When audience members leave the scene of a Harlem Globetrotters game grinning from ear to ear, it means the players did their job.
It means a little bit more when it’s a kid’s first time and he or she had no idea what to expect.
“It’s what we want to do when we take the court,” Nate “Big Easy” Lofton said.
For a number of people, Monday was their first time witnessing the comical and athletic performance known worldwide as the Harlem Globetrotters. And if the audience cheers were any indication, everyone who came to the Northwest Georgia Trade and Convention Center enjoyed their visit.
The Globetrotters defeated International Elite 86-73 to continue the team’s streak of more than 24,000 victories. However, the score was a sideshow to the laughter and smiles of the fans. A number of them walked into the trade center not knowing what to expect.
“I just heard of them a couple weeks ago,” said Chattanooga resident Jake Bratton, 12. “I’ve only been to one basketball game in my life.”
His uncle, Justin Clisby, did not ruin it for Bratton, who said at halftime that he had no idea the game would be what it was.
“(The Globetrotters players) act like they would in school,” Bratton said. “It’s like the referees are the teachers and they are acting up when the refs aren’t looking.”
Each minute of the game included some sort of amusing trick or comical act. From pulling down the shorts of International Elite players, to tricking the opponents into shooting a free throw with an inflatable ball that immediately rises to the roof, to “Bull” Bullard sitting on the opponent’s rim and blocking any shot attempt, the usual antics of the Globetrotters were well in play.
“They’re just kids at heart,” Clisby said.
Jordan Harrison, 9, of Chatsworth, also experienced his first Globetrotters game.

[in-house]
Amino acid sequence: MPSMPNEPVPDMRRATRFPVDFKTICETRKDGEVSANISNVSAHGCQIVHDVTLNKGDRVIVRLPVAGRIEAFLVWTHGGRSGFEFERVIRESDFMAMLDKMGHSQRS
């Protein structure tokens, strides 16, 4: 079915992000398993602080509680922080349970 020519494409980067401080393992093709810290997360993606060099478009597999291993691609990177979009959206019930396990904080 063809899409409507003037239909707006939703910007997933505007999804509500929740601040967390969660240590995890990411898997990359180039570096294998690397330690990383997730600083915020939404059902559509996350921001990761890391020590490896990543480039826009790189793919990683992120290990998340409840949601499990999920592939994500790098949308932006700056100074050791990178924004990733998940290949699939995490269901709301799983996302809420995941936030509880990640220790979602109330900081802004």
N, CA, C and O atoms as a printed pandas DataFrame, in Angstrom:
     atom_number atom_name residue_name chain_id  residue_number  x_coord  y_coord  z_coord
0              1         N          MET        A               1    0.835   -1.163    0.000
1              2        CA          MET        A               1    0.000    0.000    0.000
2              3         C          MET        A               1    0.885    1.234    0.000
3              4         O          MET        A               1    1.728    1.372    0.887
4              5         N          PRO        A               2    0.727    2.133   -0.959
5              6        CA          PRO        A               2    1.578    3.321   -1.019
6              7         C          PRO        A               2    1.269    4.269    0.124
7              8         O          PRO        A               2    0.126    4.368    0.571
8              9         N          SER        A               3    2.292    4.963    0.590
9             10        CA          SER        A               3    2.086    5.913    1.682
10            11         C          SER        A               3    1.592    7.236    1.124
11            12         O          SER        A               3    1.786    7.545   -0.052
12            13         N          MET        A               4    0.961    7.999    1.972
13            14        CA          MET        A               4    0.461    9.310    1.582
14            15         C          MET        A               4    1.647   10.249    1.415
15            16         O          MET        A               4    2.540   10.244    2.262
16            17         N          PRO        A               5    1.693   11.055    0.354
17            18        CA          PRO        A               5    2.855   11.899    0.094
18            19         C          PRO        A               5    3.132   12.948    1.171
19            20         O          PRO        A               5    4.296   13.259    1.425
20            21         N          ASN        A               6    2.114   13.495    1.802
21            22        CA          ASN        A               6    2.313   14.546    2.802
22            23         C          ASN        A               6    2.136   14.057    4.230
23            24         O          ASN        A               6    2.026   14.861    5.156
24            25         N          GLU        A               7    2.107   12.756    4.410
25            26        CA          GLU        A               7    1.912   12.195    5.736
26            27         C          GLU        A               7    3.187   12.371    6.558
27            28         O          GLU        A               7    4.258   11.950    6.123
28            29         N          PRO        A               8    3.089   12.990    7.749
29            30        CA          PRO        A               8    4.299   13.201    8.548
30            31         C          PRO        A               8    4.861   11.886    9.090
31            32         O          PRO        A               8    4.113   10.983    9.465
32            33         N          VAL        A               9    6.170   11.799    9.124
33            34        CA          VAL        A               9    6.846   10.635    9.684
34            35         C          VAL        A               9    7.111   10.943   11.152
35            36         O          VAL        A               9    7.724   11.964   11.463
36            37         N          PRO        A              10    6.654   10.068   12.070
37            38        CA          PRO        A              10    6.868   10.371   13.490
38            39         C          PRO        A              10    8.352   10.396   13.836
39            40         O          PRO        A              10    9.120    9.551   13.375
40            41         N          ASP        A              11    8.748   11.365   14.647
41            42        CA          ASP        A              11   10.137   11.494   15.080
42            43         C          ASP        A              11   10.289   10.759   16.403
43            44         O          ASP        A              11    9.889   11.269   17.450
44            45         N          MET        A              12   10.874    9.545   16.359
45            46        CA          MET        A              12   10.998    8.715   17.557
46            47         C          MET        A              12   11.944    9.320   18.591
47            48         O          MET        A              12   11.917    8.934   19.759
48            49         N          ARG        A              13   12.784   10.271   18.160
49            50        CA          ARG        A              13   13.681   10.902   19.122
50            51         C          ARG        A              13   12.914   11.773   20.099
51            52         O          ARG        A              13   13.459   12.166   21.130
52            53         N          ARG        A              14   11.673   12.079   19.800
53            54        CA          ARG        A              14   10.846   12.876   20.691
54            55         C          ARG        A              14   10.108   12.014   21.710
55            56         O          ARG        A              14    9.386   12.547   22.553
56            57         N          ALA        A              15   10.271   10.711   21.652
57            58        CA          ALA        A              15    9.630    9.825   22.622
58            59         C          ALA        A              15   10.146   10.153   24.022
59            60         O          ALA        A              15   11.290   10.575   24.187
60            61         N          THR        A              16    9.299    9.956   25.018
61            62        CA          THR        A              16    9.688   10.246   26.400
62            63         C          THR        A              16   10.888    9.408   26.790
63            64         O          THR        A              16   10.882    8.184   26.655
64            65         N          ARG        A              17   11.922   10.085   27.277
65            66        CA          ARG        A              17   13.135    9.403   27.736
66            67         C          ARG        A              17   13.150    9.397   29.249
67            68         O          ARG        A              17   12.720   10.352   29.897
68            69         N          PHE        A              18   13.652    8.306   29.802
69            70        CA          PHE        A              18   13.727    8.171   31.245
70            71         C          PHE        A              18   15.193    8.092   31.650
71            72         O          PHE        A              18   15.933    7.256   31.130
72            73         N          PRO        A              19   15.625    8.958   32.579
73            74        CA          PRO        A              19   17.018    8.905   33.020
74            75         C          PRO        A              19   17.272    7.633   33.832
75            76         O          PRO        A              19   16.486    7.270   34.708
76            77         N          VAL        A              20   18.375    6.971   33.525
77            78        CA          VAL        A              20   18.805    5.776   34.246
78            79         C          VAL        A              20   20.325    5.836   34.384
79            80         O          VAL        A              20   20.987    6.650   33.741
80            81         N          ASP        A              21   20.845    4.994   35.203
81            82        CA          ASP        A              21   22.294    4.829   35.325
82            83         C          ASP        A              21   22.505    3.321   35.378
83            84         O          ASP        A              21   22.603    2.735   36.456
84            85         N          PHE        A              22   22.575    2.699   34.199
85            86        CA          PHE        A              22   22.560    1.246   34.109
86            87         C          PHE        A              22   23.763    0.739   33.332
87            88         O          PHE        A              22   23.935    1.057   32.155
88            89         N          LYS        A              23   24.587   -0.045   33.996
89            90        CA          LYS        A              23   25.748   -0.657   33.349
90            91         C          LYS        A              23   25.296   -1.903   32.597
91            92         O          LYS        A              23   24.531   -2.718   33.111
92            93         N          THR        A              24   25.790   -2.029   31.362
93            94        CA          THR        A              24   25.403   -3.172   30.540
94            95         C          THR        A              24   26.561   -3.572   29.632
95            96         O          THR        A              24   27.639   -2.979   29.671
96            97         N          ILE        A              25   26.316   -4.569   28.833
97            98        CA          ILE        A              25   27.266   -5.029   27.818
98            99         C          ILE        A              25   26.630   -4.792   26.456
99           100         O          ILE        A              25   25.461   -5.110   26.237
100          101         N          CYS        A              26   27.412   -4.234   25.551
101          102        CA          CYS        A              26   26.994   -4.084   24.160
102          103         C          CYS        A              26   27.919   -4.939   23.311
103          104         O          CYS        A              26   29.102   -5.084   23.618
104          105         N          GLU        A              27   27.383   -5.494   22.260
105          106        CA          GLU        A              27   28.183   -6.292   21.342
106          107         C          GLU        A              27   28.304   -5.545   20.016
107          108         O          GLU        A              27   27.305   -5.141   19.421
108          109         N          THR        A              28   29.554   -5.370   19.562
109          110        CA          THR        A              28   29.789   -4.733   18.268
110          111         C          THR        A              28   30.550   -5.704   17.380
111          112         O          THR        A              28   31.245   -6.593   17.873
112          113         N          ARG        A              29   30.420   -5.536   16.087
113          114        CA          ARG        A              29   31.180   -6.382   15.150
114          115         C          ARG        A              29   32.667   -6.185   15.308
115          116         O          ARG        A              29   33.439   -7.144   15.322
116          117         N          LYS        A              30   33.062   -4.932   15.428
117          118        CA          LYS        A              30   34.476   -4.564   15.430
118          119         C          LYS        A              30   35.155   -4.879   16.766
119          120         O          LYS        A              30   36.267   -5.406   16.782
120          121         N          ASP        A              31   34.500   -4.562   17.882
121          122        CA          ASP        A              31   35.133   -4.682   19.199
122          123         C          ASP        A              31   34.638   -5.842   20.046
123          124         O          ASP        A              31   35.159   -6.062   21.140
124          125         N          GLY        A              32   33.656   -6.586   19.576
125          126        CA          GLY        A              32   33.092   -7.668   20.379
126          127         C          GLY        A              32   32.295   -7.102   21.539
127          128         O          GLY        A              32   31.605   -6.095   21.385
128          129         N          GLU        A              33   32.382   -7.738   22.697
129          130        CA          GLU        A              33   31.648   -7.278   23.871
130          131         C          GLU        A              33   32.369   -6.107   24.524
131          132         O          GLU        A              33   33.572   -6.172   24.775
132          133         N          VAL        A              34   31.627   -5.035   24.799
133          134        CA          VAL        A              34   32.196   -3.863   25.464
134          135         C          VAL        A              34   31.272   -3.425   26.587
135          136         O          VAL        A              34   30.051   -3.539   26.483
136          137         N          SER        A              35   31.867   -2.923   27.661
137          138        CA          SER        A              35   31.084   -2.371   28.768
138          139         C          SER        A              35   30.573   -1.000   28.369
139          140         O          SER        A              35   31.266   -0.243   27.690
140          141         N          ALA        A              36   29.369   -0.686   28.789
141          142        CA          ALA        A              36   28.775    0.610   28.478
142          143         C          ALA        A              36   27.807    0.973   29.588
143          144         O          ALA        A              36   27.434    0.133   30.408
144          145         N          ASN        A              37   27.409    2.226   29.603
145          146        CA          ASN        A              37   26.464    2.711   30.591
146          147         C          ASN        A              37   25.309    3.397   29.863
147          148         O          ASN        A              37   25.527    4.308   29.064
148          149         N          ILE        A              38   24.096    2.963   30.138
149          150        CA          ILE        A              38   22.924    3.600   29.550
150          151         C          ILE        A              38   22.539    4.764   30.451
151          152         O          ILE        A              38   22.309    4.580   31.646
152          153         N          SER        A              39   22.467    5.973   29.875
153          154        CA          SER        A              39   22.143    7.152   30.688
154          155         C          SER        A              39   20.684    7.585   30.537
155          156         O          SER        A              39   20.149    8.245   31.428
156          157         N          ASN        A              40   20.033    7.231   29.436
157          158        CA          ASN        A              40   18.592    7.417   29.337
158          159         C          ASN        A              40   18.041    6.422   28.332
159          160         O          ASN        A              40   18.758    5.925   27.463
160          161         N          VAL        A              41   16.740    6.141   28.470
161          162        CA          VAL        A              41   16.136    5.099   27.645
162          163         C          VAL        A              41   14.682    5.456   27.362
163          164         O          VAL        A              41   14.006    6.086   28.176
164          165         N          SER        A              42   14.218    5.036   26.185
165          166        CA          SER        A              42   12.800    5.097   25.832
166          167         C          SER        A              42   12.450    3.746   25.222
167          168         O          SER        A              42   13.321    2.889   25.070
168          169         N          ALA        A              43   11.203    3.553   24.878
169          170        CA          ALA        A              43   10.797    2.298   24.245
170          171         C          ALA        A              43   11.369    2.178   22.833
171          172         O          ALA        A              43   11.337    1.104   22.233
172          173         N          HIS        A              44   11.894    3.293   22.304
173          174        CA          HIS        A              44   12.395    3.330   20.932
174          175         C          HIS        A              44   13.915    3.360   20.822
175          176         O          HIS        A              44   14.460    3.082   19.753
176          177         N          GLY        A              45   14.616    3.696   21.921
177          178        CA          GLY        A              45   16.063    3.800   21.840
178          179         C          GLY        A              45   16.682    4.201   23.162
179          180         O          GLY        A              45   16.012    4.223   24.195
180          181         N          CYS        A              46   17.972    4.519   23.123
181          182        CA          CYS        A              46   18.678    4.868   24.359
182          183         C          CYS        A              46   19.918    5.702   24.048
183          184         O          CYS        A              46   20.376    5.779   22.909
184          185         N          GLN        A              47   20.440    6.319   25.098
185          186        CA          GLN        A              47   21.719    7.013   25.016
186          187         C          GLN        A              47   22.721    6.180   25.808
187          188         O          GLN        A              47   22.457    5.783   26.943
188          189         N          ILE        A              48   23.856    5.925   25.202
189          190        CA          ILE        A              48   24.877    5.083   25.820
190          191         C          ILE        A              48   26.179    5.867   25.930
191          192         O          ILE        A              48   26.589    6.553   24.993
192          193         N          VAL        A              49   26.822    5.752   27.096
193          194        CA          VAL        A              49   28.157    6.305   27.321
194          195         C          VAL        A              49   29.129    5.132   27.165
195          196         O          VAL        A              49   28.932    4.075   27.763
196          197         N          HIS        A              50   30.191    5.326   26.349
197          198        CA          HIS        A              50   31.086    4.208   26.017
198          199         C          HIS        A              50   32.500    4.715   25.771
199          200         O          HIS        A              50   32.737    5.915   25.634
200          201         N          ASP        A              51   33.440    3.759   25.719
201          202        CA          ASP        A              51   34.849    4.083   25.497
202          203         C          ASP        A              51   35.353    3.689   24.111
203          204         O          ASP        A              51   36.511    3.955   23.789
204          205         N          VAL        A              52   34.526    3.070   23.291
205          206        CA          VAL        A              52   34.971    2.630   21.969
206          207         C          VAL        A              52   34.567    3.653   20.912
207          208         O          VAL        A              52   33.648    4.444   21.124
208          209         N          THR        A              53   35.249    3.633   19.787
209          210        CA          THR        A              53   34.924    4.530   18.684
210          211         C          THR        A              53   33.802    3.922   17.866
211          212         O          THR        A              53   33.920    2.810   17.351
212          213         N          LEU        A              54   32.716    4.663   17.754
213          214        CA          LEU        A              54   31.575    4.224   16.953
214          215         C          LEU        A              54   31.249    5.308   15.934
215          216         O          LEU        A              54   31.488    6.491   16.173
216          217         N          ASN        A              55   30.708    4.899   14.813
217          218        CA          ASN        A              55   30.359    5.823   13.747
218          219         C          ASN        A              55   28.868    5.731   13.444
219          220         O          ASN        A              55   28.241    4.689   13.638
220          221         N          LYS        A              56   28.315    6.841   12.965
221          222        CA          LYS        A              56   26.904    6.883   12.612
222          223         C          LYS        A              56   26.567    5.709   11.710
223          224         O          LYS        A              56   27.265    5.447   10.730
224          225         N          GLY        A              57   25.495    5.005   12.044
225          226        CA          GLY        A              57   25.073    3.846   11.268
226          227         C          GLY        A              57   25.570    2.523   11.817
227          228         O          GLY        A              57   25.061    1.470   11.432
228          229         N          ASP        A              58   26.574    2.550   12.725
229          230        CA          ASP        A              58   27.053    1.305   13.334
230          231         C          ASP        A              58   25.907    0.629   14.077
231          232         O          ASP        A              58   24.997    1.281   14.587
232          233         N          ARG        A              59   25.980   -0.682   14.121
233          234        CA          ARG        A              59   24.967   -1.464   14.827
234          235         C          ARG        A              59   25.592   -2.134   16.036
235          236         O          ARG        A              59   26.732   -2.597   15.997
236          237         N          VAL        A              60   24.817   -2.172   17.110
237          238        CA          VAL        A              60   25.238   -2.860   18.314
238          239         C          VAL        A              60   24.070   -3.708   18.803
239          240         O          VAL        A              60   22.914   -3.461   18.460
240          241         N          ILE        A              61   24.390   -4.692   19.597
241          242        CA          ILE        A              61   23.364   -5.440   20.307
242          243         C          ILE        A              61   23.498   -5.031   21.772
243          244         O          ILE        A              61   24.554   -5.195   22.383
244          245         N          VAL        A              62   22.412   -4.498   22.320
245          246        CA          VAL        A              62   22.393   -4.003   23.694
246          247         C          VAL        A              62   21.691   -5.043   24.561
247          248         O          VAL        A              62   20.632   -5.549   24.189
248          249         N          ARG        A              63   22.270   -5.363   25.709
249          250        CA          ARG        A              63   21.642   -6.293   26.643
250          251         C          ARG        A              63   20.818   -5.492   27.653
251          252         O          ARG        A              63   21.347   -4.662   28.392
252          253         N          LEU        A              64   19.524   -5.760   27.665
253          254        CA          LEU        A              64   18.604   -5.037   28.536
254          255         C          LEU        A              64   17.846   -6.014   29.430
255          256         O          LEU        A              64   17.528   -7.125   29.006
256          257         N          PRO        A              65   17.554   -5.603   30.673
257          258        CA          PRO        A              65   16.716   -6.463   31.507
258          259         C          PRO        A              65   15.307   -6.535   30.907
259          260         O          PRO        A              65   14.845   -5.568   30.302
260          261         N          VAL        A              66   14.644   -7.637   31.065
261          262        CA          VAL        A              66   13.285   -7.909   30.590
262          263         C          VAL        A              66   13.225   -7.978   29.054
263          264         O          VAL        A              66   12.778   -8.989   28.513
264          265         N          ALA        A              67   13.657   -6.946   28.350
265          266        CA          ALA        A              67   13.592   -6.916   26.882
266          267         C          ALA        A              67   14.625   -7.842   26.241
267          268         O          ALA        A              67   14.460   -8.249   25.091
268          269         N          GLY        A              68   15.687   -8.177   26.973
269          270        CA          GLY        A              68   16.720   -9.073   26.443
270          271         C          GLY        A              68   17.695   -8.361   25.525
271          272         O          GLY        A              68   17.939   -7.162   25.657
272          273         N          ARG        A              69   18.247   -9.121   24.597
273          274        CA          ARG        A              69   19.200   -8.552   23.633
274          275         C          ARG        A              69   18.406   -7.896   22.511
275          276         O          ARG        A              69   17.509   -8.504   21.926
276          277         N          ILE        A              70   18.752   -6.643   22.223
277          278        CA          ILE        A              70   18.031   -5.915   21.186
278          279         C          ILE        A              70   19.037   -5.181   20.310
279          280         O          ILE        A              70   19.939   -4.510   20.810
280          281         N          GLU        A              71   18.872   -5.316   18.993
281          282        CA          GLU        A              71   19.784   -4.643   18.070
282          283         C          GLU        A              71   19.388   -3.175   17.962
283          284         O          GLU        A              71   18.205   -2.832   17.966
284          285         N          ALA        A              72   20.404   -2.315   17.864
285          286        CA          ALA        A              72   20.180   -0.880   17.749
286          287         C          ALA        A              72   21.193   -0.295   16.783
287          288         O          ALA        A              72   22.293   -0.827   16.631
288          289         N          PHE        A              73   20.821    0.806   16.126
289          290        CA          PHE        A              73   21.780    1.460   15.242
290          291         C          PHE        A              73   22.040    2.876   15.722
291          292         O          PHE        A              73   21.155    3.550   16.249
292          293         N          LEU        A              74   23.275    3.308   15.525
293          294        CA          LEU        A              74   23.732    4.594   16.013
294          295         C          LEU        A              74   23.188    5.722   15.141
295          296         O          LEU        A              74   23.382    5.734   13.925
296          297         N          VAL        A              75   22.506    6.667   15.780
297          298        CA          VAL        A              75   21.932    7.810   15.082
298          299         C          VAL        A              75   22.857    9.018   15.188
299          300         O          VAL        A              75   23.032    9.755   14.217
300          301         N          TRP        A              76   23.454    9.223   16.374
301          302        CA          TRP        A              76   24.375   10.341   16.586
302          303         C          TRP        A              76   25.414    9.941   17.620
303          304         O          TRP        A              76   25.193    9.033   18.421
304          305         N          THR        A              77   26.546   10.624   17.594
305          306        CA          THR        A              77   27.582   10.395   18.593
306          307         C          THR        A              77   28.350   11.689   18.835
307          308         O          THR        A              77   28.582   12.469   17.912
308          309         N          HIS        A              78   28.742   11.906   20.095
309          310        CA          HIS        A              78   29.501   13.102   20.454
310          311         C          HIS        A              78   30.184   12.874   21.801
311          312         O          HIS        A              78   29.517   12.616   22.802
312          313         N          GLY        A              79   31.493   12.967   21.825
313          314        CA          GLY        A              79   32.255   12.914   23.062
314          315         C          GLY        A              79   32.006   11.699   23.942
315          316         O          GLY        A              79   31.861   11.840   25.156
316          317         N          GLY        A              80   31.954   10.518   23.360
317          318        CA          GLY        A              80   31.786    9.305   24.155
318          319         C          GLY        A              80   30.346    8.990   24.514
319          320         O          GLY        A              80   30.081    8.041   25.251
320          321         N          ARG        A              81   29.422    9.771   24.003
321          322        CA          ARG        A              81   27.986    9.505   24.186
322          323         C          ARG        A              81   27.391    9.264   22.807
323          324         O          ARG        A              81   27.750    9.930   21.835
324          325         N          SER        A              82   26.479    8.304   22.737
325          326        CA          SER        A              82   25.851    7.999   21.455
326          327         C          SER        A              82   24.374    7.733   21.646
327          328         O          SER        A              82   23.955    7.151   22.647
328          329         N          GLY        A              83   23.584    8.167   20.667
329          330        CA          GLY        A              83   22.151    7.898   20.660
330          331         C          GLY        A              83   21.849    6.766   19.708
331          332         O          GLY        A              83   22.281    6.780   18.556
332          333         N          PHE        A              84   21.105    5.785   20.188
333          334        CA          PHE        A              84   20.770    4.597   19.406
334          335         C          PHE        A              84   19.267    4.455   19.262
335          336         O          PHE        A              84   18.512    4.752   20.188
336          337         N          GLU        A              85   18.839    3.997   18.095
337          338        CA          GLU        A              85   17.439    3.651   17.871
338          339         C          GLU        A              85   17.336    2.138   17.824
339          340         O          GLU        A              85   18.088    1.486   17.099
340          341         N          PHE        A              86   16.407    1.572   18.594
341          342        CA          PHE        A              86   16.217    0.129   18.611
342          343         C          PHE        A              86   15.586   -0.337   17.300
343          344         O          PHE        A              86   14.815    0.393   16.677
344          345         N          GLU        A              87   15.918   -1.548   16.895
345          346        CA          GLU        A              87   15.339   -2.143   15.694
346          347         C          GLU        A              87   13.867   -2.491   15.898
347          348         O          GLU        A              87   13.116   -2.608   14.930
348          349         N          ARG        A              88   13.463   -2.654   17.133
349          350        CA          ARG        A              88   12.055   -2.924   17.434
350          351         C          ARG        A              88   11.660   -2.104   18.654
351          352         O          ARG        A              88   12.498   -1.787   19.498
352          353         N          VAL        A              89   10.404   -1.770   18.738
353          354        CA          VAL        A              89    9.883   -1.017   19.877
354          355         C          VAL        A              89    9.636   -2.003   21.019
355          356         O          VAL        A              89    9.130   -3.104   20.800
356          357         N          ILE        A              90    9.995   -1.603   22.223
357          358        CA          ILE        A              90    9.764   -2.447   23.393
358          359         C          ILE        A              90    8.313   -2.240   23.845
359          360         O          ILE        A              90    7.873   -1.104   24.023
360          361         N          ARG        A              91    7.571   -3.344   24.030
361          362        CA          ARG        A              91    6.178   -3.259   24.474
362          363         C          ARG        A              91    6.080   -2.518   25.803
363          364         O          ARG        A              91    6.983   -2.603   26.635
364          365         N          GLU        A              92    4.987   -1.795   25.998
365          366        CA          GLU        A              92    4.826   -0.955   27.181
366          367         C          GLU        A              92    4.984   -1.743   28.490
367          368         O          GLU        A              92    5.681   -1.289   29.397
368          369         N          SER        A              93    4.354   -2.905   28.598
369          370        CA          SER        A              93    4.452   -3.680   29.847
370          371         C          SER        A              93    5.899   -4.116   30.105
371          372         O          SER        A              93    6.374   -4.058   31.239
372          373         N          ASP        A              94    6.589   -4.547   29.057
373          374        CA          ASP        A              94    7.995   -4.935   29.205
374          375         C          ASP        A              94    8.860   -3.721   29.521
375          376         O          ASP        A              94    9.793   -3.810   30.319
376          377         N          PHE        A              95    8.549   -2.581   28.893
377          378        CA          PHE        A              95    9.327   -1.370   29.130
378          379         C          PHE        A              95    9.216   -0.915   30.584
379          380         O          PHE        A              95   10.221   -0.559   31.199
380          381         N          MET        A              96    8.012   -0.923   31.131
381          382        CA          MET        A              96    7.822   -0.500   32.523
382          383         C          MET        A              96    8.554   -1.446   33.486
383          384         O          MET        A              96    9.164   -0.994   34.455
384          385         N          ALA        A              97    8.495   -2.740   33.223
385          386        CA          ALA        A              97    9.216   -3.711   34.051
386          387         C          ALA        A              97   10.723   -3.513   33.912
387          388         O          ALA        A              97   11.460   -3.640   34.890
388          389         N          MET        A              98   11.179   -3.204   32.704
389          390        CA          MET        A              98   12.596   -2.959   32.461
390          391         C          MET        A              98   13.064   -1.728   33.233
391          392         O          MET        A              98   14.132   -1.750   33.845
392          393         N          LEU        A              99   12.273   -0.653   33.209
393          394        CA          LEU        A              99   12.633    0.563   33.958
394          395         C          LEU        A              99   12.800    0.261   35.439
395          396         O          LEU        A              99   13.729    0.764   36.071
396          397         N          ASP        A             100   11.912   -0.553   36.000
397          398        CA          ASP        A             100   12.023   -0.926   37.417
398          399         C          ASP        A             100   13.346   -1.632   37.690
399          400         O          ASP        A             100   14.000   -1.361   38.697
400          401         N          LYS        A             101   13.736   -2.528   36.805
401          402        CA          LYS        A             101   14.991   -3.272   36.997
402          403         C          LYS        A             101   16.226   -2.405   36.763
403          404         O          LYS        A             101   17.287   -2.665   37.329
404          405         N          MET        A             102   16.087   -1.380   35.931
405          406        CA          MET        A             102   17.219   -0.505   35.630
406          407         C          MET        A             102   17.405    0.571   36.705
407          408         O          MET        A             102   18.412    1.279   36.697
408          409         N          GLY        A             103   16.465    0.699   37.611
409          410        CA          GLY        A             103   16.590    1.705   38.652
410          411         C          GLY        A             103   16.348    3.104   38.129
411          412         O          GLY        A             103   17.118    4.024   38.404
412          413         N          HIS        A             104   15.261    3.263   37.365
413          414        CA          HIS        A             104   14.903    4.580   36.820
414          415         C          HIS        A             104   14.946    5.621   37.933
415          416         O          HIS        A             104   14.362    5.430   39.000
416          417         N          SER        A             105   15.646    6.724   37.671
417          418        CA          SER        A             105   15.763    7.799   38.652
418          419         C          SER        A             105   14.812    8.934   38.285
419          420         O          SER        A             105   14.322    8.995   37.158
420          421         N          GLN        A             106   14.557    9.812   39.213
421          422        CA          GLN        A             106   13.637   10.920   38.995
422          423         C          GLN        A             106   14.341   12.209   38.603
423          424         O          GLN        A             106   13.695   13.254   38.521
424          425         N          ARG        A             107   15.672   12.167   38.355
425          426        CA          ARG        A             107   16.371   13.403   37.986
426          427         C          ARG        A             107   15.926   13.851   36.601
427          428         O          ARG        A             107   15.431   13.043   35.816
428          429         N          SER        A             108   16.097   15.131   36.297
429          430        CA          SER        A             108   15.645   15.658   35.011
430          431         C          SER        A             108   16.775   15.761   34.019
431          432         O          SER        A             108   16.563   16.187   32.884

His favorite parts were the dunks when the players hung on the rim, as well as the times in the middle of each quarter when the Globetrotters would perform skits.
“When they danced and Globey (the team’s mascot) started falling right in front of me,” Harrison said.
It wasn’t just cutting up, though. Each Globetrotter possession — including an alley-oop dunk on the first touch — showcased some of the entertaining ball-handling tricks and creative dunks that have become associated with the team name.
All in all, it was more than some anticipated. Bratton even said he somewhat expected a resemblance to the only professional basketball game he had previously seen — the Los Angeles Lakers vs. the Atlanta Hawks. But Bratton was pleasantly surprised when it was much different.
“I heard they were hilarious but I didn’t expect them to be goofing off and doing tricks the entire game,” he said.
Said Chatsworth’s Daniel Peeples, “It’s pure entertainment.”
It wasn’t just an event for kids to enjoy, either. Peeples, 28, also was experiencing the Globetrotters for the first time in person. He said he had seen them on television before, but the live experience was different.
“It was a lot more than I expected,” he said. “I think the whole thing is very family friendly, and everyone should take their family and get the chance to see this.”
When people say how much they enjoyed coming, it reminds Bullard of why he is a Globetrotter.
“They saw what we’re made of,” he said. “Each game, you never know what to expect.”
Bullard never attended a Globetrotters game as a fan; his first time was in 2008, and he vividly recalls the experience.
“I had never seen them before, so my first time was me playing in the actual games,” he said. “The first day on the bus, I was star struck.”
Making fans star struck is what the players want to do, and when they leave their first game with smiles, it means everything.
“The best thing,” Lofton said, “is seeing the kids’ smiling faces when we come onto the court and then when we leave.”